|Topic Review (Newest First)|
|12-05-2014 10:16 AM|
|nikoloz||Glad for you mate, regards, nikoloz|
|12-05-2014 08:15 AM|
Great that your problem is solved. It will shift much smoother though... At least that is what i also felt after changing the pumps. and MPG might be a little bit better as well...
BTW did you show your mechanic the videos and info what we shared? If yes, tell him that he needs to donate $ to ClubTouareg
|11-30-2014 09:57 AM|
Originally Posted by tharlan505 View Post
tharlan505, I see you are from Louisiana. So, freezing temperatures are not an issue for you. Recently I read some tips (things to be avoided during Winter time). Just in case, beware of empty tank effect at subzero temperatures. The more empty space you have in your tank, the more volume for condensation is available. Ice crystals at low temperatures adversely affect your fuel pumps. Keep your tank full, wherever possible.
|11-26-2014 12:50 PM|
Thanks Nooby. It felt great driving off in my Touareg.
After driving a 2002 Toyota Tacoma, 1999 Ford ranger, 2008 Scion xD, and 2012 GMC 2500 delivery van, I really appreciate the Touareg for what it is and isn't. Damn it is a nice ride!
Touaregs have their faults, especially with repair costs, but I would buy another after a couple years. I think it's the perfect vehicle for me.
|11-26-2014 12:39 PM|
|noobytoogy||I am pleased that, all being well, you are sorted.|
|11-26-2014 12:16 PM|
Ok, the mechanic ended up replacing both fuel pumps and seal rings.
The Touareg runs PERFECTLY now.
He tested fuel tank with some kind of paste on a stick and they also looked in it with a flashlight while both pumps were out. He said there was no water in the tank, It was clean. The water he found before was left over in the small bucket from when the tech washed it.
Everything is working perfectly now. No evidence or white smoke (which usually means condensation/water in the fuel).
It seems to be running much smoother now too... but that could be a mental effect of spending $1,384-USD and borrowing three different work trucks for the 10 days while mine was in the shop.
I'm really embarrassed.
A) I should have done this work my self. I Would have saved a ton of money. He charged $366 for each pump and $12 for each seal ring. Labor, tax, and towing was $628.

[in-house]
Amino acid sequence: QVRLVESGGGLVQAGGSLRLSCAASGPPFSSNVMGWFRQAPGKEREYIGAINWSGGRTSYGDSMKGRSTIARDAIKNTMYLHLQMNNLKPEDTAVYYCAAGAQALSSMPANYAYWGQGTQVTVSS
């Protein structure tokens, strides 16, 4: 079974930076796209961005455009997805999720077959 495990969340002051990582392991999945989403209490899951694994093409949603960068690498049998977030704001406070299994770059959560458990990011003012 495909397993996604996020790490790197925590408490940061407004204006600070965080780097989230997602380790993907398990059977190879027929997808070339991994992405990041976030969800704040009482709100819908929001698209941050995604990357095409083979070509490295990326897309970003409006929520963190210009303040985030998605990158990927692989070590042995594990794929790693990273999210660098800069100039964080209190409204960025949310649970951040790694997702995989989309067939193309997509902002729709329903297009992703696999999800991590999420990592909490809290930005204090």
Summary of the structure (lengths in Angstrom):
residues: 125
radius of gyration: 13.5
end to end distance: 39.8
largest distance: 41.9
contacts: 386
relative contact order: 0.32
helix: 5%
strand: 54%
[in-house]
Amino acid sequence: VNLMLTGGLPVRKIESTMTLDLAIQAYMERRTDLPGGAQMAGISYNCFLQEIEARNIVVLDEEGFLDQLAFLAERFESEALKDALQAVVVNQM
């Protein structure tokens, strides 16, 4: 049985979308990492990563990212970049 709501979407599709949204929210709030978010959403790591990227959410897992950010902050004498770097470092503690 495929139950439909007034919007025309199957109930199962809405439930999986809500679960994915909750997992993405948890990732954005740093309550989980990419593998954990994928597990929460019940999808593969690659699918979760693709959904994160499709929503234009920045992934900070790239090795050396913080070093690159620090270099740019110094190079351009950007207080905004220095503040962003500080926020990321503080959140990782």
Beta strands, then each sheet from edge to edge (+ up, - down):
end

B) I thought for sure the gas station was fault somehow. And maybe they were in some impossible to prove way. Maybe it was just time for the fuel pump to go. I was talking so much trash about them before I really knew what was going on with my Touareg. That is really embarrassing.
Thanks to nikoloz, andy205wrc, Njord, noobytoogy, and burton123 for solving this problem, giving excellent advice, information, and insight.
I hope this thread helps others.
|11-25-2014 12:59 PM|
I should have an update tomorrow. Thanks for checking and giving all the great advice and support. From your info it turns out this was something I could have handled myself, at home.
If I had done this myself, i would have finished a few days ago, and saved about $700.
Mechanic talked me into changing both fuel pumps. $330 for each pump, $25 O-ring kit, and about $400 in labor. ($90 towing).
I felt too uncomfortable taking the Touareg back from the guy so I can the work at home. He would have charged $200 for time spent trying to diagnose it, and He recently began Cancer treatments. I know he's been having a hard time. He is adjusting to Chemotherapy and antidepressants. His wife has cancer too. I've taken my cars home from him before, and I just couldn't to him again.
However, in the future, I'll always have the Touareg Towed (on a flatbed truck) to my house and go to this forum first. That's what I've always done and it has always worked out. I brought it to a mechanic only because I was hoping to be reimbursed by the Gas Station.
They are finally testing the contents of the gas tank in the Touareg today. I'lll have results tomorrow.
|11-21-2014 03:13 PM|
|burton123||any update tharlan?|
|11-20-2014 05:42 PM|
Good advice, Always mark.
When I do something using more than three types of fasteners, I get a box of "Snack Sized" Ziplock bags and a permanent marker. I mark each bag with a step number in the order I removed them. One bag for each step (and each size if in the same step). I also add a note about location or backwards thread, etc.
That way I have "bread crumbs" to trace back wards, and I don't loose screws. You never know, you might have to order some hard-to-find part that takes two weeks to arrive. It's a good way to prevent brain damage.
|11-20-2014 05:34 PM|
I am so grateful! You might have saved me so much time and money!
I'll give it a shot.
Nooby, I used a flatbed truck. Thanks for the heads up though. I'm sure many of us have learned that the hard way, involving lots of angry tears and financial devastation.
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